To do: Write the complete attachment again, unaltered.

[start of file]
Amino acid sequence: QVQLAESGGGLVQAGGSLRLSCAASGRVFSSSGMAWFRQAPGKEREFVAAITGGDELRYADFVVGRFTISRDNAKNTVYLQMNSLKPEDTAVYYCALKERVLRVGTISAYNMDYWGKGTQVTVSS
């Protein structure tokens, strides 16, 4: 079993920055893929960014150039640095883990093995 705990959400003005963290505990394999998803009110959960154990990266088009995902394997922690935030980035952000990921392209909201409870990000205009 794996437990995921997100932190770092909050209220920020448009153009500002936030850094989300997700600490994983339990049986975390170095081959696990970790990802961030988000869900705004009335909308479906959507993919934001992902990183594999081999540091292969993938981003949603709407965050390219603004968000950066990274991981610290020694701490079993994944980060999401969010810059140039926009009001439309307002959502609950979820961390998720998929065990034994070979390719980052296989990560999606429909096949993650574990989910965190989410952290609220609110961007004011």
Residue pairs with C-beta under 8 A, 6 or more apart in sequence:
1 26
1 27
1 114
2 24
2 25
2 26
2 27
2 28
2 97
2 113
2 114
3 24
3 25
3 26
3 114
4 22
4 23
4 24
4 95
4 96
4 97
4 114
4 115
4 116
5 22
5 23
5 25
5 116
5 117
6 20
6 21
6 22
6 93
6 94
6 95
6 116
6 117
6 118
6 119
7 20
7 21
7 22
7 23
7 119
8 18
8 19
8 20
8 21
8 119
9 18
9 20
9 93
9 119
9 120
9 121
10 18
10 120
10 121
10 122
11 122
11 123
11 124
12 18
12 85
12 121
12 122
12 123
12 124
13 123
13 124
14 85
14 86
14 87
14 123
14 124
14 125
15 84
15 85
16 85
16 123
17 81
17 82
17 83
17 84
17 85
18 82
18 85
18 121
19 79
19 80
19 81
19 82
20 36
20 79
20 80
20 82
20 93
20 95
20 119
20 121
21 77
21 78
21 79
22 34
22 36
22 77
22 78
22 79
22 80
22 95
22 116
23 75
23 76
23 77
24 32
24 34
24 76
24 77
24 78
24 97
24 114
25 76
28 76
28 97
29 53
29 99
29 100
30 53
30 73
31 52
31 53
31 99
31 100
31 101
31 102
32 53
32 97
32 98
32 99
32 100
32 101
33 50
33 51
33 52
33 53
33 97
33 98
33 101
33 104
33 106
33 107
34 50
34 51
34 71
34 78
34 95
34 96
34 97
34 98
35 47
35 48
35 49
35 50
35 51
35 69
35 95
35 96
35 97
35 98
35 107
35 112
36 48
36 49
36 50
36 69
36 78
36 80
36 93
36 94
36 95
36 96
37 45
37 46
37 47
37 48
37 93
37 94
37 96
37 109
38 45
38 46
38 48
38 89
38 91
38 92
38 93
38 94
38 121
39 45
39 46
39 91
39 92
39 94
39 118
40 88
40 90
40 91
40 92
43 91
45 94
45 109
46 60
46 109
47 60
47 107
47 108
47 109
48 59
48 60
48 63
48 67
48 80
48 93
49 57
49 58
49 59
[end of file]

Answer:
Amino acid sequence: QVQLAESGGGLVQAGGSLRLSCAASGRVFSSSGMAWFRQAPGKEREFVAAITGGDELRYADFVVGRFTISRDNAKNTVYLQMNSLKPEDTAVYYCALKERVLRVGTISAYNMDYWGKGTQVTVSS
């Protein structure tokens, strides 16, 4: 079993920055893929960014150039640095883990093995 705990959400003005963290505990394999998803009110959960154990990266088009995902394997922690935030980035952000990921392209909201409870990000205009 794996437990995921997100932190770092909050209220920020448009153009500002936030850094989300997700600490994983339990049986975390170095081959696990970790990802961030988000869900705004009335909308479906959507993919934001992902990183594999081999540091292969993938981003949603709407965050390219603004968000950066990274991981610290020694701490079993994944980060999401969010810059140039926009009001439309307002959502609950979820961390998720998929065990034994070979390719980052296989990560999606429909096949993650574990989910965190989410952290609220609110961007004011």
Residue pairs with C-beta under 8 A, 6 or more apart in sequence:
1 26
1 27
1 114
2 24
2 25
2 26
2 27
2 28
2 97
2 113
2 114
3 24
3 25
3 26
3 114
4 22
4 23
4 24
4 95
4 96
4 97
4 114
4 115
4 116
5 22
5 23
5 25
5 116
5 117
6 20
6 21
6 22
6 93
6 94
6 95
6 116
6 117
6 118
6 119
7 20
7 21
7 22
7 23
7 119
8 18
8 19
8 20
8 21
8 119
9 18
9 20
9 93
9 119
9 120
9 121
10 18
10 120
10 121
10 122
11 122
11 123
11 124
12 18
12 85
12 121
12 122
12 123
12 124
13 123
13 124
14 85
14 86
14 87
14 123
14 124
14 125
15 84
15 85
16 85
16 123
17 81
17 82
17 83
17 84
17 85
18 82
18 85
18 121
19 79
19 80
19 81
19 82
20 36
20 79
20 80
20 82
20 93
20 95
20 119
20 121
21 77
21 78
21 79
22 34
22 36
22 77
22 78
22 79
22 80
22 95
22 116
23 75
23 76
23 77
24 32
24 34
24 76
24 77
24 78
24 97
24 114
25 76
28 76
28 97
29 53
29 99
29 100
30 53
30 73
31 52
31 53
31 99
31 100
31 101
31 102
32 53
32 97
32 98
32 99
32 100
32 101
33 50
33 51
33 52
33 53
33 97
33 98
33 101
33 104
33 106
33 107
34 50
34 51
34 71
34 78
34 95
34 96
34 97
34 98
35 47
35 48
35 49
35 50
35 51
35 69
35 95
35 96
35 97
35 98
35 107
35 112
36 48
36 49
36 50
36 69
36 78
36 80
36 93
36 94
36 95
36 96
37 45
37 46
37 47
37 48
37 93
37 94
37 96
37 109
38 45
38 46
38 48
38 89
38 91
38 92
38 93
38 94
38 121
39 45
39 46
39 91
39 92
39 94
39 118
40 88
40 90
40 91
40 92
43 91
45 94
45 109
46 60
46 109
47 60
47 107
47 108
47 109
48 59
48 60
48 63
48 67
48 80
48 93
49 57
49 58
49 59